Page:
Over the past couple of years, AMD has slowly released their mainstream brand of Kaveri processors. In turn, we have reviewed them, and they consistently aim to provide a midrange integrated gaming option, especially for those on a budget. The recent release of the A8-7670K was perhaps not that exciting, as AMD is filling up their product stack with new parts, taking advantage of an improved manufacturing process and aggressive binning. To that end, we're taking a different tack with this review. Alongside the regular tests, we also corralled Rocket League (an amazingly simple yet popular take on car football/soccer that sits on the precipice of e-sports glory) into a benchmark aimed at those sub-$600 gaming systems.

The AMD A8-7670K

Earlier this year, AMD announced their new line of Kaveri Refresh processors, starting with the A10-7870K (which we reviewed here). As the name suggests, these are Kaveri processors at their core, still based on the combination of Steamroller processor cores and 2nd generation Graphics Core Next (GCN) microarchitecture for graphics. These new refresh models are designed to take advantage of minor improvements in manufacturing, resulting in the ability to get higher clock speed for the same power consumption, even 18 months after the first Kaveri processors hit the scene. As a result, these Refresh processors — or, to use AMD's internal code name, "Godavari" — fill in the blank spots in the product stack and supersede the older parts, with the aim of squeezing in more frequency and performance for the same power consumption. It sounds deceptively simple — improve your process, refresh the part at the same price, and reap the benefits.

If we look at AMD's current lineup, we see that this new A8-7670K surpasses the older A10-7700K on the specification sheet, and comes in cheaper when brand-new.

AMD Kaveri Lineup
  A10-
7870K
A10-
7850K
A10-
7800
A10-
7700K
A8-
7670K
A8-
7650K
A8-
7600
 X4
860K
Price $137 $134 $131 $120 $118 $104 $89 $85
Modules 2 2 2 2 2 2 2 2
Threads 4 4 4 4 4 4 4 4
Core Freq. (GHz) 3.9-4.1 3.7-4.0 3.5-3.9 3.4-3.8 3.6-3.9 3.3-3.8 3.1-3.8 3.7-4.0
Compute Units 4+8 4+8 4+8 4+6 4+6 4+6 4+6 4+0
Streaming
Processors
512 512 512 384 384 384 384 N/A
IGP Freq. (MHz) 866 720 720 720 754 720 720 N/A
TDP 95W 95W 65W 95W 95W 95W 65W 95W
DRAM
Frequency
2133 2133 2133 2133 2133 2133 2133 1866
L2 Cache 2x2MB 2x2MB 2x2MB 2x2MB 2x2MB 2x2MB 2x2MB 2x2MB
 

As it stands, the A8-7670K is a dual-module 3.6 GHz base frequency processor with a boost frequency up to 3.9 GHz. It comes with six graphics compute units, which translates to 384 streaming processors, similar to other A8 parts, but at a slightly higher IGP frequency of 754 MHz. The combined increase in processor and integrated graphics frequencies come at no extra cost in thermal design, with the A8-7670K at the same 95W TDP.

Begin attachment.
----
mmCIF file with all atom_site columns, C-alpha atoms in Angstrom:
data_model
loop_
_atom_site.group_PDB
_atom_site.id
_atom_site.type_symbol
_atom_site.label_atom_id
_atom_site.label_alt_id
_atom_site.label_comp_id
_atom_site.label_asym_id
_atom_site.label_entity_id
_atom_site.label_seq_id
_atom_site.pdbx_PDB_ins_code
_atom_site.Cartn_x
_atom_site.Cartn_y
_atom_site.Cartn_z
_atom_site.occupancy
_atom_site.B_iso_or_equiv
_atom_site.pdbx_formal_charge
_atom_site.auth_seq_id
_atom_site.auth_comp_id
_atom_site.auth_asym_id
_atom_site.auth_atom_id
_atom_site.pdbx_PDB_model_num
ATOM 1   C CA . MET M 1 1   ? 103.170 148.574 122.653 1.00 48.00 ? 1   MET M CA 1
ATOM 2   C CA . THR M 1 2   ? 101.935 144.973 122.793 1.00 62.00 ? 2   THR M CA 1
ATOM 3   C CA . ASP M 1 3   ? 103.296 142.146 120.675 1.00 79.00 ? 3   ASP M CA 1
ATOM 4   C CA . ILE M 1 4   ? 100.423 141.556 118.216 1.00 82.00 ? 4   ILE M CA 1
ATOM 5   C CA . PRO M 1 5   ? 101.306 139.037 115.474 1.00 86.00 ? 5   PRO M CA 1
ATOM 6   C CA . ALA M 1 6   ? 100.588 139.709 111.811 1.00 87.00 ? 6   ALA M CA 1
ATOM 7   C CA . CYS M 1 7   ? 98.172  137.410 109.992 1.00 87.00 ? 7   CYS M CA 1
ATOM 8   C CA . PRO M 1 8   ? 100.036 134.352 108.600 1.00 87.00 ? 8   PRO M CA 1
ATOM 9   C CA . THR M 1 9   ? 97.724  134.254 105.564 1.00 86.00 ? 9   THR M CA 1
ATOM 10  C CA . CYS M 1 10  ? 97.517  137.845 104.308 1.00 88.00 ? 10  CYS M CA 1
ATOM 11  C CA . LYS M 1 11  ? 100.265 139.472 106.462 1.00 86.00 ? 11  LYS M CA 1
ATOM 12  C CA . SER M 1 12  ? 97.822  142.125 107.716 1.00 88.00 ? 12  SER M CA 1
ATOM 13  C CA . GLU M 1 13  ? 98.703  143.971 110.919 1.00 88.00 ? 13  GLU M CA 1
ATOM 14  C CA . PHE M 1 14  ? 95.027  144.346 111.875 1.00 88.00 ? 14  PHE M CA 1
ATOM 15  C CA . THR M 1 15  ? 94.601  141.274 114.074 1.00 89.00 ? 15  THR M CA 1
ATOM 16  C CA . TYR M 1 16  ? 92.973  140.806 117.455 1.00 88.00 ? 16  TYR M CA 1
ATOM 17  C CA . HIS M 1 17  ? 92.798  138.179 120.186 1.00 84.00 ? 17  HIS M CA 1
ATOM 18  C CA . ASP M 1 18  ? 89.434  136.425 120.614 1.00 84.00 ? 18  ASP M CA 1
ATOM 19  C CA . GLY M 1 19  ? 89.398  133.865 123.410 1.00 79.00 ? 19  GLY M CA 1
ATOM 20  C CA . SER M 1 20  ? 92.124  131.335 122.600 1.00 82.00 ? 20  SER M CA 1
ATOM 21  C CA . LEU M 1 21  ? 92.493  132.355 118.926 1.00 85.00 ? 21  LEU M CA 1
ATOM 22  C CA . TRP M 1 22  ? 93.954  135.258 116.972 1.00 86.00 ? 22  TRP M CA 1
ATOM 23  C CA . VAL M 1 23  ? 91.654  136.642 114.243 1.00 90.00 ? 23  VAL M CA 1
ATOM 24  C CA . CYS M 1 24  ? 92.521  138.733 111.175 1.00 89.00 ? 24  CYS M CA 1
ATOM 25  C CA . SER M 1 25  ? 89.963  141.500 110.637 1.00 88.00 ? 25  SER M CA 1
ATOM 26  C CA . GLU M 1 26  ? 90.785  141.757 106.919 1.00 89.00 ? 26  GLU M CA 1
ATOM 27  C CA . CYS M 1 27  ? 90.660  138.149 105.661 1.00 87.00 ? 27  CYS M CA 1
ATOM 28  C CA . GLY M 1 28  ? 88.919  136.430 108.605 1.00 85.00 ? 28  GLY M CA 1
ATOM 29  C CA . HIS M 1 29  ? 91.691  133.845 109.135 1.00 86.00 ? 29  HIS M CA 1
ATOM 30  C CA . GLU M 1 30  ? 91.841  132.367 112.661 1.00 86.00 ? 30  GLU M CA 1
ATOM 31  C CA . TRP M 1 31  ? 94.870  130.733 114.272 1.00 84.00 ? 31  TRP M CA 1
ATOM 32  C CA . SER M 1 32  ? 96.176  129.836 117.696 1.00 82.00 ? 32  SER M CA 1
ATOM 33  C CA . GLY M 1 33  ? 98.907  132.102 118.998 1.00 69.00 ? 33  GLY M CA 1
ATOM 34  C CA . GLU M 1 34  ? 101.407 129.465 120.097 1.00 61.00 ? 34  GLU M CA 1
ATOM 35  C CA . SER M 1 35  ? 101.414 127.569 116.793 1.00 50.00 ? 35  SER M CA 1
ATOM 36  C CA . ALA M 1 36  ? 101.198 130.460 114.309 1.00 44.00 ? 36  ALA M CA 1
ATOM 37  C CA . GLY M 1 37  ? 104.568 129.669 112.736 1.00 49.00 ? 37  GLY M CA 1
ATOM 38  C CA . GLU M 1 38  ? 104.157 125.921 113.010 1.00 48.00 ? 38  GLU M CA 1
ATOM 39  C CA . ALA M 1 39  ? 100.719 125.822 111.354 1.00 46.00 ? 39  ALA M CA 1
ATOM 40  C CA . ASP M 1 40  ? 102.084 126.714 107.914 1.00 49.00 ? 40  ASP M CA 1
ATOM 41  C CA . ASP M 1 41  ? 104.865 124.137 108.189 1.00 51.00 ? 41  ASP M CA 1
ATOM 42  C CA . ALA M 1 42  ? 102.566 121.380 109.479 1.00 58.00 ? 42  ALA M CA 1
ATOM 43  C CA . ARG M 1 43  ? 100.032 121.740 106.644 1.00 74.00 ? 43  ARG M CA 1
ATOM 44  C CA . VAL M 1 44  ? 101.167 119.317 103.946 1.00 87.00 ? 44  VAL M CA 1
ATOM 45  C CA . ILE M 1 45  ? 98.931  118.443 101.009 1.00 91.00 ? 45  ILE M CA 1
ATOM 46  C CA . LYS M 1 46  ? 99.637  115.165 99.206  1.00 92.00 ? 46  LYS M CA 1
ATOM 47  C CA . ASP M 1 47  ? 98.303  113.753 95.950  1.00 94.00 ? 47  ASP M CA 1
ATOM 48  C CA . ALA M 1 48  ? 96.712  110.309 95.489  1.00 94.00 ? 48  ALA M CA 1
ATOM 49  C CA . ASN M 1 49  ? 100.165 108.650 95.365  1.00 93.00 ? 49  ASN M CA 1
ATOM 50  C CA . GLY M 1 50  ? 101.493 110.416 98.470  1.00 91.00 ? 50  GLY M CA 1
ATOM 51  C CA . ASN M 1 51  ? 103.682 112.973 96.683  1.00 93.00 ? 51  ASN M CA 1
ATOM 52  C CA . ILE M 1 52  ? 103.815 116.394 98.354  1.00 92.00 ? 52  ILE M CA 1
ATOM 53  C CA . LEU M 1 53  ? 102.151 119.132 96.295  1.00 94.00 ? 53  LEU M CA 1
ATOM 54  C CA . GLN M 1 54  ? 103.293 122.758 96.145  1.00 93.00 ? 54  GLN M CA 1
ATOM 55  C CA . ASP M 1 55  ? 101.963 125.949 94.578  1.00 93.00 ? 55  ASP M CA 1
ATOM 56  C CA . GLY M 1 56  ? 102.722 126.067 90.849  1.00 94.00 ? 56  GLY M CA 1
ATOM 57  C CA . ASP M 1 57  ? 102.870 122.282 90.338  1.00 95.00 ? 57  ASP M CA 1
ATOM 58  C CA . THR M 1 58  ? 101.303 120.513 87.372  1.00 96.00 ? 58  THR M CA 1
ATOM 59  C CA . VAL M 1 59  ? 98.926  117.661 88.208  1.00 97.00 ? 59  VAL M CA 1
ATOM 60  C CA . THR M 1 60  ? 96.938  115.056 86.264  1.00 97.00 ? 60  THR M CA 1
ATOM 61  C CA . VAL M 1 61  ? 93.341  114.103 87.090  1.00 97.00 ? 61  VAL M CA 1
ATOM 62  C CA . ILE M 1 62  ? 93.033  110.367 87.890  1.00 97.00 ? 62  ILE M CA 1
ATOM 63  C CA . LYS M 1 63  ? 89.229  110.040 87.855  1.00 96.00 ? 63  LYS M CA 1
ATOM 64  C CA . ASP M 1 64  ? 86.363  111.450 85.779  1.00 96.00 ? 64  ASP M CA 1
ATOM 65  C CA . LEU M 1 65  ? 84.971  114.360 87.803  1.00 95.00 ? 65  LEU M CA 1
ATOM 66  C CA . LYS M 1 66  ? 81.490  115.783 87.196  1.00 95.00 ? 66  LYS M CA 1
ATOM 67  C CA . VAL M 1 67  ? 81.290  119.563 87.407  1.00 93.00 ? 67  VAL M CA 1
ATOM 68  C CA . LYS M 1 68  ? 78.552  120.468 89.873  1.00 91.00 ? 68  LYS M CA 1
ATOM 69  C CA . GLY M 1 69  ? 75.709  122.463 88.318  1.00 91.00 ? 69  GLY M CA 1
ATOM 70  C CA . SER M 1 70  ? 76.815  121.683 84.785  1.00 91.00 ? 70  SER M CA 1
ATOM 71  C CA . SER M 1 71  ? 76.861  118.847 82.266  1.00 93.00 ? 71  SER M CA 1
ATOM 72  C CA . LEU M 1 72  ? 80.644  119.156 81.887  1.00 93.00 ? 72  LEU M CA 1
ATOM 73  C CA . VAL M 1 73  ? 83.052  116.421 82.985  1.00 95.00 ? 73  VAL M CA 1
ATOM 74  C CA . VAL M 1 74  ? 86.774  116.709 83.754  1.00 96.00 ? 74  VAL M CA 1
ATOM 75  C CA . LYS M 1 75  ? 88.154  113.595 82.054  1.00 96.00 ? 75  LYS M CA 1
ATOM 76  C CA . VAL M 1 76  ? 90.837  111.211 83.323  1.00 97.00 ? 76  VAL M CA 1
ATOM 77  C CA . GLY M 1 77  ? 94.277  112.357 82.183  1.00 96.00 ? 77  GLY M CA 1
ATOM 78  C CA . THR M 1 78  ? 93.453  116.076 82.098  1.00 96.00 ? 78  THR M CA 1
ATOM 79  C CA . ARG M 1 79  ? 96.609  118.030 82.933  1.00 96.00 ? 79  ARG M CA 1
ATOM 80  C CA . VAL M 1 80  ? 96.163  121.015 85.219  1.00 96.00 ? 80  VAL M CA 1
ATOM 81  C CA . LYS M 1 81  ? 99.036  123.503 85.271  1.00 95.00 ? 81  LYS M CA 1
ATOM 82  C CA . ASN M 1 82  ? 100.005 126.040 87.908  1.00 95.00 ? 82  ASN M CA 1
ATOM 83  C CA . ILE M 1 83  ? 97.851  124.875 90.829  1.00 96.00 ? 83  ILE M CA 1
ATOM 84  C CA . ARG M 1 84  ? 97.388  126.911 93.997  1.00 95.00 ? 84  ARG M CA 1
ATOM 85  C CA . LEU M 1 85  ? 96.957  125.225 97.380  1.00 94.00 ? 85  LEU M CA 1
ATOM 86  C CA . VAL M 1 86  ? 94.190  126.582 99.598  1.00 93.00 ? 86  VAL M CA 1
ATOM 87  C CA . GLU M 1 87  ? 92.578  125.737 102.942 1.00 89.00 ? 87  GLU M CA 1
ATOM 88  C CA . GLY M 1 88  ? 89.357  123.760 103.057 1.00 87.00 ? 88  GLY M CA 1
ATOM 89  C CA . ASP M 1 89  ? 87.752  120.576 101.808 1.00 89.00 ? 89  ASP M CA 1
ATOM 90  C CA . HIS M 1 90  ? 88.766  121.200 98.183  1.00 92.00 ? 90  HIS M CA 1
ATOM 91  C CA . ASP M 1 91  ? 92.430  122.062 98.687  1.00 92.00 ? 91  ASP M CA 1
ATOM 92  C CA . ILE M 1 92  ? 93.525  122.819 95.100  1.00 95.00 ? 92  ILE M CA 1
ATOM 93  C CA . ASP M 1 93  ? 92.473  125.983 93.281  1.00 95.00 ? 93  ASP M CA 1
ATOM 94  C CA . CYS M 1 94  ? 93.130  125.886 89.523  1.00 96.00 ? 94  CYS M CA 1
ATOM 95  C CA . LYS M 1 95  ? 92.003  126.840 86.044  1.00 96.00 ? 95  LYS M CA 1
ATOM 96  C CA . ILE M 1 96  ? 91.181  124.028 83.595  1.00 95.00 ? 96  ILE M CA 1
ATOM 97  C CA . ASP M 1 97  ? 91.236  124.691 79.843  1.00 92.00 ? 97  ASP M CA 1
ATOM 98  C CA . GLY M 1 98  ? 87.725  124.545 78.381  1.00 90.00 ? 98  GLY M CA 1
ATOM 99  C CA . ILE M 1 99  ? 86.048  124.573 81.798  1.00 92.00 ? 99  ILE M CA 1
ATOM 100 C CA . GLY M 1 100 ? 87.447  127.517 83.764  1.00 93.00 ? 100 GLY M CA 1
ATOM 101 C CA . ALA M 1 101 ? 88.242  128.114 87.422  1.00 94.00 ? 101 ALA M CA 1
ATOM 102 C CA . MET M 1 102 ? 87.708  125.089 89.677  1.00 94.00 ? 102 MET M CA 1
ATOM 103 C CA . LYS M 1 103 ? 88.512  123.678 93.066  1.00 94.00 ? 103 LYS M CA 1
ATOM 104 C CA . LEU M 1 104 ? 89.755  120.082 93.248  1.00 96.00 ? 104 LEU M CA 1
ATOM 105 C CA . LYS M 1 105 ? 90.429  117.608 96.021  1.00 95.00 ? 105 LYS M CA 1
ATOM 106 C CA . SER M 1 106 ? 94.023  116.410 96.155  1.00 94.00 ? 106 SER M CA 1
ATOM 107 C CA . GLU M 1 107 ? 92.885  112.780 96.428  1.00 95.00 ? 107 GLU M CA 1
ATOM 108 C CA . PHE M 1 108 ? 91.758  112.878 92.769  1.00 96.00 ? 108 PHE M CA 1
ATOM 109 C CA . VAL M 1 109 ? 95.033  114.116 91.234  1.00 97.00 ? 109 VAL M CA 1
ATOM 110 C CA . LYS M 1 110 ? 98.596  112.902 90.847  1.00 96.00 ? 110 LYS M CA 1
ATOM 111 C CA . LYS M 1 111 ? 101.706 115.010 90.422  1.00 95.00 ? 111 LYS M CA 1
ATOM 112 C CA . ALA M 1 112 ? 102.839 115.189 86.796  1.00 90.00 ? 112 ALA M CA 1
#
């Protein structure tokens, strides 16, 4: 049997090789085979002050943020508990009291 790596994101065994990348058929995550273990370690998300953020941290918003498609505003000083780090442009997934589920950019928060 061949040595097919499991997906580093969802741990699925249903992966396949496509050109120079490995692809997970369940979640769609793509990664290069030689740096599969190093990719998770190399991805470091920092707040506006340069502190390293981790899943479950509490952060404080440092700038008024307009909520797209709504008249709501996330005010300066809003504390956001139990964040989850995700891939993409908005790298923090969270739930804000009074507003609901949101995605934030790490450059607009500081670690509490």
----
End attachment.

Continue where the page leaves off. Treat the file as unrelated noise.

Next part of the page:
One of AMD's marketing strategies with these ~$100 processors is the price/performance angle. Aside from the integrated graphics, each of the AMD processors can pair with an R7 240 or R7 250 graphics card (DDR3 or GDDR5; AMD suggests an R7 250 GDDR5, as you might expect) in a hybrid dual graphics scenario, boosting performance. Thus, for the same price as an APU and an R7 250 graphics card, on average, AMD aims to offer a better gaming experience — especially for games that run at around 60 frames per second on medium settings — than a similarly priced Intel + NVIDIA platform. We've seen this marketing spiel corroborated in previous reviews, and would expect not to see anything different here. At launch, AMD put a $118 price on the A8-7670K, which, in recent sales, has been pushed down to under $100 at times.

The A8-7670K is an FM2+ socket processor, and thus requires either an A88X, A85X, A78 or A68 motherboard to go with it in order to take full advantage. As part of the launch, and given that this processor is a slightly boosted A8-7650K, AMD sees value in pairing it with something like a $50 A68H motherboard, making an APU+MB combination around $150 when on sale. However, as one might imagine, due to the age of the FM2/FM2+ socket, there are relatively few "new" motherboards on the market. The last one we reviewed was MSI's A88X-G45 Gaming, which brought over some of the components seen on its new Intel gaming motherboards, but other manufacturers have also put out M.2 capable AMD chipset-based motherboards as well.